Threefold Division of Sensibles according to Thomas Aquinas 
- Essential sensibles:
- Proper sensibles: color, sound, odor, flavor, tactile qualities
- Common sensibles: motion/rest, shape, dimension, number
- Incidental sensibles:
- Particular intentions: this man, this chair
- Universal intentions: man, chair
Example: Threefold division of sensibles in the duck-rabbit
- Proper sensible: color – black, white (vision)
- Common sensibles: shape, dimension (vision)
- Incidental sensibles: this duck; this rabbit (cogitative)
 Cf. Thomas Aquinas, In IV Sent. d. 49, q. 2, a. 2c; In de Anima II. lt. 13; ST I. 17. 2; 78. 3c & ad 2. Cf. In Sensu, I, lt. 1.
 Wittgenstein, Philosophical Investigations, xl, 194′.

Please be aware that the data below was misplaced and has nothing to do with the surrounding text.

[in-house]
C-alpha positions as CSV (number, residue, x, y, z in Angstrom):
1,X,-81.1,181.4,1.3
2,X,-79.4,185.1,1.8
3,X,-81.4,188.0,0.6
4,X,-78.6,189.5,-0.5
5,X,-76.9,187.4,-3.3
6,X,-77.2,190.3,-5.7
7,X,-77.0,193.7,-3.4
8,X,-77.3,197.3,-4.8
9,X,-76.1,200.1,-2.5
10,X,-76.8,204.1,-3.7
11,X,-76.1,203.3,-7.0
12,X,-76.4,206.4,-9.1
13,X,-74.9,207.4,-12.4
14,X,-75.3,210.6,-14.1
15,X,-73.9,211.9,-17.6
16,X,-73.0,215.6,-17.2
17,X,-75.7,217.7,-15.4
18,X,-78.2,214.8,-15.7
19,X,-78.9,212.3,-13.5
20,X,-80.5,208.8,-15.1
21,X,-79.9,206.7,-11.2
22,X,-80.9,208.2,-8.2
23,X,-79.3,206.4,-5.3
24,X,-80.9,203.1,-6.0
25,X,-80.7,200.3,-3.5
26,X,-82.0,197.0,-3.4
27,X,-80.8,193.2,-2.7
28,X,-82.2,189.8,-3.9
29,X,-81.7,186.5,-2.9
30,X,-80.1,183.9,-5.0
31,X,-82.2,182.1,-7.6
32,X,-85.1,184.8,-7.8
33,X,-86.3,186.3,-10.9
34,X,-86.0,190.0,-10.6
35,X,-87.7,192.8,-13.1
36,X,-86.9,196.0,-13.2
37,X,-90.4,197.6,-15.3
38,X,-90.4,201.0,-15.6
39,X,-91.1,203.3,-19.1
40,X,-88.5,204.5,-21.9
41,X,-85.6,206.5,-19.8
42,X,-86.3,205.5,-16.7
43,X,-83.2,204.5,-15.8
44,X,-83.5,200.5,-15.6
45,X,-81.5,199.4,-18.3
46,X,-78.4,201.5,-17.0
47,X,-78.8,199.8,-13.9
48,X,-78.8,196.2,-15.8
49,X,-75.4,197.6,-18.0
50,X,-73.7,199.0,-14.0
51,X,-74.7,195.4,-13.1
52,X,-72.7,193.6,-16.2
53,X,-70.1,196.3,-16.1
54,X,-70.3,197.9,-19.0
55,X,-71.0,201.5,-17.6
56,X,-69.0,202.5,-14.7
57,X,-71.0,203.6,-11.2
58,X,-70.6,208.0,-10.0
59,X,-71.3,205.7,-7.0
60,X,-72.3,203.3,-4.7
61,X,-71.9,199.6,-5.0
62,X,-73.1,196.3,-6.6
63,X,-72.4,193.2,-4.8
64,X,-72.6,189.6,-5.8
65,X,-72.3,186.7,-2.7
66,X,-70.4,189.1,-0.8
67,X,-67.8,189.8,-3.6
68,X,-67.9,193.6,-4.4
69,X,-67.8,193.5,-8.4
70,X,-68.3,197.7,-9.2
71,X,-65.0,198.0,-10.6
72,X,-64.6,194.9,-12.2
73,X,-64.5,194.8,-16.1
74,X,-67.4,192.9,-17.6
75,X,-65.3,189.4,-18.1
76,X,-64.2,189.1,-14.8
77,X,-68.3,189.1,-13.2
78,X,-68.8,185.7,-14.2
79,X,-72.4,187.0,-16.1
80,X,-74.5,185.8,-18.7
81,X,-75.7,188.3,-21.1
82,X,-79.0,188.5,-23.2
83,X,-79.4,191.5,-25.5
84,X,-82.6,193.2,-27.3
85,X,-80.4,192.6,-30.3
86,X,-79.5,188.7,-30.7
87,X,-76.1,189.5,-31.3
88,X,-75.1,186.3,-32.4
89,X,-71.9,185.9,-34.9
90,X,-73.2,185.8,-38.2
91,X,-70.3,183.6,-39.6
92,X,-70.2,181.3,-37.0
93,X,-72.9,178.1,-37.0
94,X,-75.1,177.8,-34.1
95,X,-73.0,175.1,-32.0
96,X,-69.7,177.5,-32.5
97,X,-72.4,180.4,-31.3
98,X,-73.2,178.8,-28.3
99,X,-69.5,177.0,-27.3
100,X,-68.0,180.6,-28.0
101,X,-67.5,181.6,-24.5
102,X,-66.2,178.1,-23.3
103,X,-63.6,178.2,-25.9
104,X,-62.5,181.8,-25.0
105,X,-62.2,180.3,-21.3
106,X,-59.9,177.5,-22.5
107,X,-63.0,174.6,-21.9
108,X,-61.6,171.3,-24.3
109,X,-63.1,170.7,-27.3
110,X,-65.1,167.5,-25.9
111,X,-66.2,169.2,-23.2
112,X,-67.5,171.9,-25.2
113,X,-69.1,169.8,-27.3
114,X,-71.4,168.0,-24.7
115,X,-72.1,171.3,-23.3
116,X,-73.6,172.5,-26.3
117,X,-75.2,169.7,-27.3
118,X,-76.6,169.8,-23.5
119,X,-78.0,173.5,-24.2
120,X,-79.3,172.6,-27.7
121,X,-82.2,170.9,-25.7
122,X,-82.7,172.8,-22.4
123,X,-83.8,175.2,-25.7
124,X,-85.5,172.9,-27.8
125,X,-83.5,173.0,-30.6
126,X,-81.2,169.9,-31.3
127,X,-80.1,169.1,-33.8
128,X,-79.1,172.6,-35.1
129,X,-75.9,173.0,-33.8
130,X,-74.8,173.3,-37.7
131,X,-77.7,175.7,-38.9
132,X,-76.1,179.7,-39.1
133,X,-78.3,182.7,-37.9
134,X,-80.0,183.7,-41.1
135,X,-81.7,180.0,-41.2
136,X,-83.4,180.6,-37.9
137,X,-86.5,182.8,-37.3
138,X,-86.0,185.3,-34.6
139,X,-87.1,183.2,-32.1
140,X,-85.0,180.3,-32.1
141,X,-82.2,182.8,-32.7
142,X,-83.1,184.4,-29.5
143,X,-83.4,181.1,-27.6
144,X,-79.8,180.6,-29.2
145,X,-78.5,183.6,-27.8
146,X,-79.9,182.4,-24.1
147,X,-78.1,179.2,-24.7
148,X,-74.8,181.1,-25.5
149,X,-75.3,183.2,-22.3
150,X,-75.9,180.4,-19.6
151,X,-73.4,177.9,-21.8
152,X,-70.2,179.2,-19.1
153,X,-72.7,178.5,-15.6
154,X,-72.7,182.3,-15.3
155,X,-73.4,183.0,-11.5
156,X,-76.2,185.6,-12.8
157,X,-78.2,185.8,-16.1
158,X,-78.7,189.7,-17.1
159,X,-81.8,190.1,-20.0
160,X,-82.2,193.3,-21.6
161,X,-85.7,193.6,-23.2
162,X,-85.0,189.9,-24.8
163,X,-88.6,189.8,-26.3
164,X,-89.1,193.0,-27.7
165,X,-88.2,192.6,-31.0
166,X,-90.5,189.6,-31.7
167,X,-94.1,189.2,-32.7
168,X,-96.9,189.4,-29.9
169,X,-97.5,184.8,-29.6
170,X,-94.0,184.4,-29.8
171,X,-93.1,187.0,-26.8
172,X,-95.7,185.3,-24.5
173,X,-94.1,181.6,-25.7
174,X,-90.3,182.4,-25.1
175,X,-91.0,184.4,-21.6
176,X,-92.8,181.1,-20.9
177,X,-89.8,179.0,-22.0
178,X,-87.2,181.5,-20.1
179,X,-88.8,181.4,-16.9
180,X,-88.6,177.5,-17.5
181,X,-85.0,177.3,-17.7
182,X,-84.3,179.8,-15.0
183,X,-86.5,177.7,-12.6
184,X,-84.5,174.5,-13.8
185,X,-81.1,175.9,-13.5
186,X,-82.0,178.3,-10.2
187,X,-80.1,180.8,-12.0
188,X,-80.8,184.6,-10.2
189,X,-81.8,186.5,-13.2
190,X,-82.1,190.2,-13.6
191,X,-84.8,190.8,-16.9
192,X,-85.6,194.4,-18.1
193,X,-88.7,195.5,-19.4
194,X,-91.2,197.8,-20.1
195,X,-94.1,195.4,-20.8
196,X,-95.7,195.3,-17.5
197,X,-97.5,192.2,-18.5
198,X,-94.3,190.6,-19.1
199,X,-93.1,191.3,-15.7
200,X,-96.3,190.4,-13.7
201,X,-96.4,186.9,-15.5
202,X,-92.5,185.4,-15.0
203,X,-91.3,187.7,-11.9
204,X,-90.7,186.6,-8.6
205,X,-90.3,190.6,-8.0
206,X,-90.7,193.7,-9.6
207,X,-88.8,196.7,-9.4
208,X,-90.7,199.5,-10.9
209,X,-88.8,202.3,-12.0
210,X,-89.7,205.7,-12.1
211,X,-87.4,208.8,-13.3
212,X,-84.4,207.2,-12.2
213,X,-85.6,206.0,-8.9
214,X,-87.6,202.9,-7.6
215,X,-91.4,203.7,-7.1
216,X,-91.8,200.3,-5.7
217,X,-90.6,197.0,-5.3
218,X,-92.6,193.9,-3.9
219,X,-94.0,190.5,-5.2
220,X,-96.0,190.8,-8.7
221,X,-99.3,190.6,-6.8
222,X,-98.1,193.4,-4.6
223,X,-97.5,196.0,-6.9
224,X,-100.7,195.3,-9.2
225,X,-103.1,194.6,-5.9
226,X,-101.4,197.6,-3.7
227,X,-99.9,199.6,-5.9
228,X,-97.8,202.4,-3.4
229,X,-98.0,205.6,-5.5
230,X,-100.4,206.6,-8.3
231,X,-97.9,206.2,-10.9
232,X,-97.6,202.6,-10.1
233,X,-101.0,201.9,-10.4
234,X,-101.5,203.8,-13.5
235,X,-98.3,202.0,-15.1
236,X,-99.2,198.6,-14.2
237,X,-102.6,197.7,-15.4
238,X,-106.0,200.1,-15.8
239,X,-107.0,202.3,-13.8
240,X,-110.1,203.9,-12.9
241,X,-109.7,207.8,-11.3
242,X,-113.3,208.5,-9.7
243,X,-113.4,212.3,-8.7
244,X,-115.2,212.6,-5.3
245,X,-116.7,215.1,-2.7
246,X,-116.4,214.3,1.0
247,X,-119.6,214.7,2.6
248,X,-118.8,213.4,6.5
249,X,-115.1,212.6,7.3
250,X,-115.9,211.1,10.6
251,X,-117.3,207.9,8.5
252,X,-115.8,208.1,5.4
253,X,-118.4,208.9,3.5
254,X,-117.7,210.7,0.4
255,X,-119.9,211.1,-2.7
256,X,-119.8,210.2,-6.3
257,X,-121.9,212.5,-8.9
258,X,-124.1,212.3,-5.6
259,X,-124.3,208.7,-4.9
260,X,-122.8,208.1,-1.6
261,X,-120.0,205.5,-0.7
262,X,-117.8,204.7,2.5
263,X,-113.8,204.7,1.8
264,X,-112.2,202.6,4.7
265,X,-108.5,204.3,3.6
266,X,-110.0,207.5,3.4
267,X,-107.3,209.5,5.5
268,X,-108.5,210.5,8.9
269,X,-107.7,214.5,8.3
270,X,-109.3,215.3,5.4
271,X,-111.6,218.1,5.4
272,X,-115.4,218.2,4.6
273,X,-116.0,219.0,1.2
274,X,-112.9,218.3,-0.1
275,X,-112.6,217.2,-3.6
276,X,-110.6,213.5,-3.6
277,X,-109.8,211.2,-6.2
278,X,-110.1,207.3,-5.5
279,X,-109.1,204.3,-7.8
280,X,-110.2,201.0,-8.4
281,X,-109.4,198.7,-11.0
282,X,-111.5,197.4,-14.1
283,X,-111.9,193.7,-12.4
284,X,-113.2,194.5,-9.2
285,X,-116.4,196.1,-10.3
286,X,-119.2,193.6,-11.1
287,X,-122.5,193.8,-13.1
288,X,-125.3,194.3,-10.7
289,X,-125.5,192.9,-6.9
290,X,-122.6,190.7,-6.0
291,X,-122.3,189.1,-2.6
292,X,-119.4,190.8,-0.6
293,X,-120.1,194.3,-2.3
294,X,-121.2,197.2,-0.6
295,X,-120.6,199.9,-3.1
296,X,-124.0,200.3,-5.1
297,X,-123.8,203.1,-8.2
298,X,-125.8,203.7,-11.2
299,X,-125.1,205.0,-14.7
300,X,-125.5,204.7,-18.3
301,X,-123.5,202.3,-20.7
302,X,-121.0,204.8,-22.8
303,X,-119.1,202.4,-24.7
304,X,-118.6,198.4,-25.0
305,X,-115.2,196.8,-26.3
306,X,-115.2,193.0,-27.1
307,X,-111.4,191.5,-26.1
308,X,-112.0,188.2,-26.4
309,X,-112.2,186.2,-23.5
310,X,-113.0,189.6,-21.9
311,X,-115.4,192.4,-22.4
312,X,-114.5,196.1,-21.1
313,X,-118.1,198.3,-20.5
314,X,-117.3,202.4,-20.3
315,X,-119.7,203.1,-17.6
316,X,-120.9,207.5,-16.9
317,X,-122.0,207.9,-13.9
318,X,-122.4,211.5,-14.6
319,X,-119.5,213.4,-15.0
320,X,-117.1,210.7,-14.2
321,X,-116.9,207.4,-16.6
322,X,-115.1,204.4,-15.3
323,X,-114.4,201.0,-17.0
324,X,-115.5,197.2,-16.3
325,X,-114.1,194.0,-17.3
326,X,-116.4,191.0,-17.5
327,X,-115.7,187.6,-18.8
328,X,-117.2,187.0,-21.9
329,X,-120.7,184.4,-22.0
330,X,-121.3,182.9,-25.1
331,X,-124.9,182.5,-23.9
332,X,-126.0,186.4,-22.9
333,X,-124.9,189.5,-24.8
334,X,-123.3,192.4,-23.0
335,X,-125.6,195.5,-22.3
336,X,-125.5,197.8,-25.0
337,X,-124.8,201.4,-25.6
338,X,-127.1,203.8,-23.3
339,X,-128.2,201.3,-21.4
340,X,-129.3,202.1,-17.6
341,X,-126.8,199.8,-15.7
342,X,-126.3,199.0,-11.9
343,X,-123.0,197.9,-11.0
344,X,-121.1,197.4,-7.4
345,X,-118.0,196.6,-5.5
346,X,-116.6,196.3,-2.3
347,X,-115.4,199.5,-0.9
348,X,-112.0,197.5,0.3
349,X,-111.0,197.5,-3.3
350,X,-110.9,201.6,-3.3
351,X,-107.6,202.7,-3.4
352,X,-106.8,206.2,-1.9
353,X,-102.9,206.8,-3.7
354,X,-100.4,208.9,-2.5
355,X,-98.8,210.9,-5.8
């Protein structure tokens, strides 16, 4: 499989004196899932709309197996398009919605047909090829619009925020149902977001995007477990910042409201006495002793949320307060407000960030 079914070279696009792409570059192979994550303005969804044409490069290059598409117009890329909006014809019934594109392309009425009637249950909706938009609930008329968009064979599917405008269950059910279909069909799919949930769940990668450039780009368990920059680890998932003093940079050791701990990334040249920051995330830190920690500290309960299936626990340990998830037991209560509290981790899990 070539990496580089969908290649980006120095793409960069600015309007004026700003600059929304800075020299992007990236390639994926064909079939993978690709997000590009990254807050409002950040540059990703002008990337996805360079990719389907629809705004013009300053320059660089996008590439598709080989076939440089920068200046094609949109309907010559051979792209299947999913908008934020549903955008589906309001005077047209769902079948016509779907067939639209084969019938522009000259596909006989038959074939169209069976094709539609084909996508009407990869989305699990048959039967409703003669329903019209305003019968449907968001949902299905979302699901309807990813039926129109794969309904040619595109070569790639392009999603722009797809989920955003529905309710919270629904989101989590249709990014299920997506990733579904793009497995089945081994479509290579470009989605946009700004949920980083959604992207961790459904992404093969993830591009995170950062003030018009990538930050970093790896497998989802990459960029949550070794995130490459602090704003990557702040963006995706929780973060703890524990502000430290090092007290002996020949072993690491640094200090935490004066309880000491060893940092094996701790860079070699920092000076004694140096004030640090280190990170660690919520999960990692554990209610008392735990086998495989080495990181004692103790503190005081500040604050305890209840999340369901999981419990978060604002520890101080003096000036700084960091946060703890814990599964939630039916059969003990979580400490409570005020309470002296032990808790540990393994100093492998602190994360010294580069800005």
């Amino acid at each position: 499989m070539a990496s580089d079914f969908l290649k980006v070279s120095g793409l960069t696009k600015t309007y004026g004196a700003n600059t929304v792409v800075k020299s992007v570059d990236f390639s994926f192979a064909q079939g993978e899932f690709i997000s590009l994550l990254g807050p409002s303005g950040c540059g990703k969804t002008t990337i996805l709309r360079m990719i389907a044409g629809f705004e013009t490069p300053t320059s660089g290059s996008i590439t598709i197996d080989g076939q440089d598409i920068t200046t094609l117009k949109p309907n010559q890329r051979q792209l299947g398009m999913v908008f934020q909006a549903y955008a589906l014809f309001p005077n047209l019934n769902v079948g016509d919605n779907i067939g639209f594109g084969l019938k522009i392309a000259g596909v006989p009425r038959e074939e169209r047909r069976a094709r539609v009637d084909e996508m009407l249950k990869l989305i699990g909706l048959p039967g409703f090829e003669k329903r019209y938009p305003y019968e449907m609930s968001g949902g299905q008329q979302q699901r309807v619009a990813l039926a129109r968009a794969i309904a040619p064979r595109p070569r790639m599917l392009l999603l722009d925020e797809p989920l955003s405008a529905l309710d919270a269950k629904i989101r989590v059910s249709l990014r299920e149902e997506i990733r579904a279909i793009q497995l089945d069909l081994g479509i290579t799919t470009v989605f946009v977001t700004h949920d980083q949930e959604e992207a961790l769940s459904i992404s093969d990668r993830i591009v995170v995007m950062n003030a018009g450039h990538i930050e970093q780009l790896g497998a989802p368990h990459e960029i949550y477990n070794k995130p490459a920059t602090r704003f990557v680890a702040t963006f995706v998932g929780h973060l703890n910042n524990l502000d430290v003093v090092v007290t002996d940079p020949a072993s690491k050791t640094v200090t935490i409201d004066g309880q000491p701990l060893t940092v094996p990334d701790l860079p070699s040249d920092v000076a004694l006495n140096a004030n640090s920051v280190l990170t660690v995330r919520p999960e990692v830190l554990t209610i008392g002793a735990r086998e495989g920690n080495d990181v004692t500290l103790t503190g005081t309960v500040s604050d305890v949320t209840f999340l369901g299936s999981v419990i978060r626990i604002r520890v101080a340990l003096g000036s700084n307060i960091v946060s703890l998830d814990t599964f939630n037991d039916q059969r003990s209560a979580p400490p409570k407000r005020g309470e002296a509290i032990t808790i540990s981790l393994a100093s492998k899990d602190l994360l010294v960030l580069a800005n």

In relation to sensation, these particular intentions – this duck and this rabbit – are incidental sensibles, however, as proper to the cogitative they could be called essential perceptibles, which would distinguish them from sensibles and intelligibles. To be more specific still, they are factual percepts as distinct from actional or action-oriented percepts, like this object as amiable, desirable, harmful, terrifying, etc. (cf. In de Anima III. lt. 4; ST I-II. 9.1 ad2)“We should distinguish between the object of fear and the cause of fear. Thus a face which inspires fear or delight (the object of fear or delight), is not on that account its cause, but – one might say – its target.” Wittgenstein, Philosophical Investigations §476. I owe the distinction between factual and action-oriented intentions or percepts to Mark Barker, The Cogitative Power: Objects and Terminology. unpublished doctoral dissertation; Houston, TX: University of ST. Thomas Center for Thomistic Studies, 2007.